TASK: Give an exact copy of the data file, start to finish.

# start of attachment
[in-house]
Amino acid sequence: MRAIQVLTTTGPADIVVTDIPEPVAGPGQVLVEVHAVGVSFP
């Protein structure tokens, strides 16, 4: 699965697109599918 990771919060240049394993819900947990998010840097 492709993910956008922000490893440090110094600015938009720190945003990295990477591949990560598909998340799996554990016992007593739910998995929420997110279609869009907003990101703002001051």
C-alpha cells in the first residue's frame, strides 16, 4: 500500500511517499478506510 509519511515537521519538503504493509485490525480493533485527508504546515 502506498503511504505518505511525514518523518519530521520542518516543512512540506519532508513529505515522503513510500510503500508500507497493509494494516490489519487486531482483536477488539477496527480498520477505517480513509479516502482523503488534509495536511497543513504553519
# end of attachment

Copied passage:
[in-house]
Amino acid sequence: MRAIQVLTTTGPADIVVTDIPEPVAGPGQVLVEVHAVGVSFP
């Protein structure tokens, strides 16, 4: 699965697109599918 990771919060240049394993819900947990998010840097 492709993910956008922000490893440090110094600015938009720190945003990295990477591949990560598909998340799996554990016992007593739910998995929420997110279609869009907003990101703002001051």
C-alpha cells in the first residue's frame, strides 16, 4: 500500500511517499478506510 509519511515537521519538503504493509485490525480493533485527508504546515 502506498503511504505518505511525514518523518519530521520542518516543512512540506519532508513529505515522503513510500510503500508500507497493509494494516490489519487486531482483536477488539477496527480498520477505517480513509479516502482523503488534509495536511497543513504553519